Journey to start line of Boat Race as important as finish

Editor's note: The Oxford-Cambridge Boat Race is one of the world's oldest sporting events. The first race was conducted in 1829, and now annually attracts more than 250,000 spectators. To get an insider's perspective, we asked two members of Cambridge's rowing team to write about their experiences in The Boat Race. This year's race can be seen Saturday at 12:45 p.m. ET on ESPNU.

CAMBRIDGE, England -- My high school had a strong tradition of sending rowers to Cambridge University. From the age of 14, we were shown reruns of old Boat Races, with various Cambridge crews held up as paradigms of good rowing. When the time came for me to consider which university to apply to, Cambridge was the obvious choice. I spent my first year on the fringes of the university rowing scene, before fully immersing myself in the lifestyle of a Cambridge University oarsman in my second year. I finished the year stoking the reserve boat, Goldie, to victory over our Oxford rivals.

I began this, my third and final year at Cambridge, with high hopes. A year older, and a year more experienced, I felt that I was a much better athlete than the previous seasons. After a summer of hard work in the gym, I began the training process by lining up against my peers for the 2k ergometer test that marks the start of our Boat Race campaign. It became apparent that the competition for places in a boat this year would be particularly fierce. Around 40 athletes, from various corners of the world, completed the test and set themselves up for a gruelling six months of selection for the 2008 Cambridge Blue Boat. I would spend my season competing against athletes from Britain, America, Mexico, Poland, Canada and Australia.

Five months later and the weeks have rolled by quickly, filled with 75 minute ergometers, 25 kilometer rows and 190 kilometer weeks. It is now only a few days until the race, and I find myself in Goldie once more. Our official role is to help the Blue Boat to win its all important race. We do this by providing them with athletes when their number is depleted through illness or injury and, perhaps more importantly, by providing them with a fast eight to race against in training. This is a task we relish, taking on our underdog status with gusto and savoring every opportunity we are given to prove ourselves. However, we also have our own race against the Oxford reserve boat Isis. It is the last objective that dominates our thoughts once the crews have been selected -- providing the Blue Boat with competition helps both crews to achieve their respective goals on March 29.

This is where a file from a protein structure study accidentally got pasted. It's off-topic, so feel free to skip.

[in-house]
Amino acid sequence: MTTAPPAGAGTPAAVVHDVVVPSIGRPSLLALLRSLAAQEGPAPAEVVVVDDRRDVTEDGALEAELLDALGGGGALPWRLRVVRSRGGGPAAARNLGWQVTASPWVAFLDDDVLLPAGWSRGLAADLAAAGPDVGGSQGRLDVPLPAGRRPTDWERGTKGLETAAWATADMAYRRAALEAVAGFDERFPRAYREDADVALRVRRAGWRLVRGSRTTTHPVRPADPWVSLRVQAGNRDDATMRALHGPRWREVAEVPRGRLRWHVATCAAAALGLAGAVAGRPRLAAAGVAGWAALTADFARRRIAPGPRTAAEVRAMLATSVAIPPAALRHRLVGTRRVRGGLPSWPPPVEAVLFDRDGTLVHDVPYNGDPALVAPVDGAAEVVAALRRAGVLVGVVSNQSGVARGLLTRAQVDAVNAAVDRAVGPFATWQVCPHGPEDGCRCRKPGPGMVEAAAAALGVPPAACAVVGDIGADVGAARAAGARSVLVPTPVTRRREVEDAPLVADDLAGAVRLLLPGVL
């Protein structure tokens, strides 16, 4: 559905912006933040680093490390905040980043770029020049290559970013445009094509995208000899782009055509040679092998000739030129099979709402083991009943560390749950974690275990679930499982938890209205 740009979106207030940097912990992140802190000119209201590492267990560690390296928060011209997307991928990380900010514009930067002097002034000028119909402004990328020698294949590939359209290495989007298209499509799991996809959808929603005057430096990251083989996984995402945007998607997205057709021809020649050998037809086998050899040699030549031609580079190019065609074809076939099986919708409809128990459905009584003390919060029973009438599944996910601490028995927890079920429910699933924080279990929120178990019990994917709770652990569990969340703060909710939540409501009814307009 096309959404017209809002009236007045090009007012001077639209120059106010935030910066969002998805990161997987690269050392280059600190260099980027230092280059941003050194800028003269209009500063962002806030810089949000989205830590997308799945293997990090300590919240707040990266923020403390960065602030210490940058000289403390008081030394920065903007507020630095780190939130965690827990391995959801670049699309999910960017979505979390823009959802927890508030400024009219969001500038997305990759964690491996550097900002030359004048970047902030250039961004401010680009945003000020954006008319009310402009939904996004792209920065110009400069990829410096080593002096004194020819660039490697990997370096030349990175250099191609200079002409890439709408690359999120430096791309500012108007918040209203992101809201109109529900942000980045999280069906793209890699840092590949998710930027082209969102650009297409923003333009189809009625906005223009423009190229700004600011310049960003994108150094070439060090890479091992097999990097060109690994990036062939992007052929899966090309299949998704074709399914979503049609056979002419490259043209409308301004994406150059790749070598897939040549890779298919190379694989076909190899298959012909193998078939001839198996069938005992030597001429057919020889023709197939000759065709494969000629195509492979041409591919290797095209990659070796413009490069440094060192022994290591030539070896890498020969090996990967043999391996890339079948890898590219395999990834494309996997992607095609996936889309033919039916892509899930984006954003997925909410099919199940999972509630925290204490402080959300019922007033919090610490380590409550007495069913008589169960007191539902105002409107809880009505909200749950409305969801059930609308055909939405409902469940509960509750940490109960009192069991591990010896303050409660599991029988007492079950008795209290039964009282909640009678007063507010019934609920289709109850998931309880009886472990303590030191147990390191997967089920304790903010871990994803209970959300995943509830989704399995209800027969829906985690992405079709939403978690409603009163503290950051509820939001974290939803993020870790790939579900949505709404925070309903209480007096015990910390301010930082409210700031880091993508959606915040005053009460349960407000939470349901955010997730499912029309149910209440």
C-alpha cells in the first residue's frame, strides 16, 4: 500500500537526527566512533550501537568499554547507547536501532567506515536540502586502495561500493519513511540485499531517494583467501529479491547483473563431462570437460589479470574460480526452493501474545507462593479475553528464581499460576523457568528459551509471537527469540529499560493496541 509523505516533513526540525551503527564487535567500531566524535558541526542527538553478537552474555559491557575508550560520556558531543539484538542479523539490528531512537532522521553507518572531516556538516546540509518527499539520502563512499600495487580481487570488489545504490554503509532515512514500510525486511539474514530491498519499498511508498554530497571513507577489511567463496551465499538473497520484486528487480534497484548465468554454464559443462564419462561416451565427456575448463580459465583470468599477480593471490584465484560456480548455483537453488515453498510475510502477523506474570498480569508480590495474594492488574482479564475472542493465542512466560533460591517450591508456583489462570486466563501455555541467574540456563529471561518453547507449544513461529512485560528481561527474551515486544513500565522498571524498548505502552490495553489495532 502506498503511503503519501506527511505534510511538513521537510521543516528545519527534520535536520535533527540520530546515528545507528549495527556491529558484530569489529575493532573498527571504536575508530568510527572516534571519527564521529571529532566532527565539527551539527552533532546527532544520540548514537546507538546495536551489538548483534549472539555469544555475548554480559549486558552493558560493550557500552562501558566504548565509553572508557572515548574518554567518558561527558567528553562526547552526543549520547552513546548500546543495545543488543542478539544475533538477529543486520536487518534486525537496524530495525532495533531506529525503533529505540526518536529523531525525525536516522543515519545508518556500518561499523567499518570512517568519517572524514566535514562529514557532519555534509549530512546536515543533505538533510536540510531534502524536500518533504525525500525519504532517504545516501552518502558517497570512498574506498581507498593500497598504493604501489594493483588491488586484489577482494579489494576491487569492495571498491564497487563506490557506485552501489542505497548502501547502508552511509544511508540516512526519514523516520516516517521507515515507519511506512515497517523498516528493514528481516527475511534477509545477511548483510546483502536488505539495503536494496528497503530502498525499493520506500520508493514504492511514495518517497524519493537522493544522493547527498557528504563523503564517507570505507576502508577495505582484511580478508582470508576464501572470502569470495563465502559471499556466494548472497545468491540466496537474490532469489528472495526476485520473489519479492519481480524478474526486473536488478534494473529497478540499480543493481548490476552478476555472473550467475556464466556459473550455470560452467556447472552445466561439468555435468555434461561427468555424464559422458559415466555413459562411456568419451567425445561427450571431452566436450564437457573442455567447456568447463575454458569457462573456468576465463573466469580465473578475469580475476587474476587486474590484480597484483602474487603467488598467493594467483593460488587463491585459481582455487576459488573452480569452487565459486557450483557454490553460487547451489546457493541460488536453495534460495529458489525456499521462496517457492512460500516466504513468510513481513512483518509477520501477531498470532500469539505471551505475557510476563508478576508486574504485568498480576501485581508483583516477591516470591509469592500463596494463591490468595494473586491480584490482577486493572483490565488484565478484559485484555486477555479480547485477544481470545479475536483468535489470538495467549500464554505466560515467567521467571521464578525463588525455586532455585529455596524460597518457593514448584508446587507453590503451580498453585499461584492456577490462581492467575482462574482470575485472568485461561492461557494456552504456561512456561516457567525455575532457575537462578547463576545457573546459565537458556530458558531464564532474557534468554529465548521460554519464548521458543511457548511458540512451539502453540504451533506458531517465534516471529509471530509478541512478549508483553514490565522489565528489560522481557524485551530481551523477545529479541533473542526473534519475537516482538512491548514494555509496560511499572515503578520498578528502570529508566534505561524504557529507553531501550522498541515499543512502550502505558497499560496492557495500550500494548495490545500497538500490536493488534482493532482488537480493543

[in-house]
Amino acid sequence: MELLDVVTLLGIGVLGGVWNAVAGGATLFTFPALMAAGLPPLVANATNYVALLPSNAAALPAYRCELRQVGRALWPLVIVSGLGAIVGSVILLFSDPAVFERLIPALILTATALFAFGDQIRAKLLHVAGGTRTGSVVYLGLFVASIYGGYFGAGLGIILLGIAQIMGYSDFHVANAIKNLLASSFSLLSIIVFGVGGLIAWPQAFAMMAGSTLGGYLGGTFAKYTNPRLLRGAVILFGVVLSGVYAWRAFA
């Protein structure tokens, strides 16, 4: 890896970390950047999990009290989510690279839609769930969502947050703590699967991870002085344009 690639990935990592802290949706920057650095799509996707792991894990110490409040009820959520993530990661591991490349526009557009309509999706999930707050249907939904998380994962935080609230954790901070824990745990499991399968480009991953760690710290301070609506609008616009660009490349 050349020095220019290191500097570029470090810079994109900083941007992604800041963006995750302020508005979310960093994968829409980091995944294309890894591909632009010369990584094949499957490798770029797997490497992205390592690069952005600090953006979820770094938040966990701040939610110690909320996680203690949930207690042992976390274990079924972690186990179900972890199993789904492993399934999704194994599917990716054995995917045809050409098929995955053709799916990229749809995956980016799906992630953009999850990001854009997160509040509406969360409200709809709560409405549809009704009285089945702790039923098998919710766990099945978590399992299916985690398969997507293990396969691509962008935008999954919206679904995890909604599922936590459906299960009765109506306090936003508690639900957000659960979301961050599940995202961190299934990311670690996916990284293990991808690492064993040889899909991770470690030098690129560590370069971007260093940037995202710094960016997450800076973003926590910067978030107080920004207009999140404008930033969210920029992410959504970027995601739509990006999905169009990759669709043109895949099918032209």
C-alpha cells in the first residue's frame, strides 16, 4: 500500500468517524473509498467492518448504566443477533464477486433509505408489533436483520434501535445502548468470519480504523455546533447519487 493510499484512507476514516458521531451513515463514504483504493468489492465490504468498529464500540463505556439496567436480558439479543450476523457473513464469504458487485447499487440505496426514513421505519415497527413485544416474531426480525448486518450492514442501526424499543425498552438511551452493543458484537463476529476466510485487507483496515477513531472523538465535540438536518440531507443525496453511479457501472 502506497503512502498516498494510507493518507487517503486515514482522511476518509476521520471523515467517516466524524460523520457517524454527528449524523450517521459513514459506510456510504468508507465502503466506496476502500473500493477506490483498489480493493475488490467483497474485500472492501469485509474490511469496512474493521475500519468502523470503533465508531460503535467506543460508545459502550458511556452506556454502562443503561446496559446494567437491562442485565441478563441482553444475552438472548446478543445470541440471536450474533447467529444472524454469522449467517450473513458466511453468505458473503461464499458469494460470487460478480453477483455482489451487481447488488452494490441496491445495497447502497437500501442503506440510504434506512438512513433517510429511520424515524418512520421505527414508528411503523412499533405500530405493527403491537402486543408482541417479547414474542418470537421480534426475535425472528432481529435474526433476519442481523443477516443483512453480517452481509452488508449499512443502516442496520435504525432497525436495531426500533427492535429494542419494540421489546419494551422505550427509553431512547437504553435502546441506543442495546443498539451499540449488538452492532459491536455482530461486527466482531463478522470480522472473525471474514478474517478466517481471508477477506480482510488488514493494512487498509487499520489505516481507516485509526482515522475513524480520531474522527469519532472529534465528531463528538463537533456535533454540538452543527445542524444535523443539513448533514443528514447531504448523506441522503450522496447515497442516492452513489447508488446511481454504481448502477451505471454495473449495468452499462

The Boat Race draws a great deal of media attention in the UK. While this obviously focuses upon the Blue Boats, the large crowds that the event draws -- those who turn up to watch the race live number in the hundreds of thousands -- combine with the weeks of training poured into the single 17-minute race, to produce an extremely high pressure event. We spend the week leading up to the race preparing ourselves for this. The taper in training -- now our rows are around a third of their normal length -- leaves us overflowing with energy. The weeks spent living and training day in and day out with the same eight men produces not only lasting friendships, but also occasional tension as nervous energy forms a catalyst for camaraderie to turn into petty squabbling.

With just two days left until the race, it is now possible to count down the number of training sessions left on one hand. It is, of course, the race that dominates our thoughts from very early in the season. However, I know from experience that the huge build up to the impending 17 minutes of competition that caps of our season will soon prove anti-climactic. Whilst the race has the capacity to put a duller or brighter sheen on the memories that I take from the year, it is really the six months that lead up this day that will dominate my memories of rowing for Cambridge University. Although losing would, undoubtedly, leave a hole that may take several years to fill, and winning would quickly put a happy gloss on all the months of hardship and self-deprivation that characterize the Cambridge rowing program, in some sense, it really is the taking part that counts.

I know that I have a kinship with all who have gone through a Boat Race program. We have all cranked out the vast mileage on the river and ergometer, we have all felt the great weight of tradition on our shoulders as we continue a legacy that is more than 150 years old and we have all rowed the four and a quarter miles from Putney to Mortlake. Perhaps this in some way makes up for the very binary nature of this winner-takes-all race. On the day, it will be the thoughts of the hours of training I have invested into winning that will add to my nerves. I would not be a worthy competitor if my desperation to win and revulsion at the thought of losing did not dominate my thoughts.

However, win or lose in a day's time, I know that after the intense pain or wild revelry have sunk into the shadows, I will take with me the same fond memories of friendships forged in the pressure cooker that is a Boat Race campaign. I doubt that I will be a part of a group that has the same unity of purpose again, and the feeling that this generates will stay with me for a very long time. In this respect, it is the entirely binary nature of the race we are about to participate in that really does make the journey to the start line almost as important as the journey to the finish.

David Billings is in the third and final year of his bachelor's in Philosophy at Caius College Cambridge.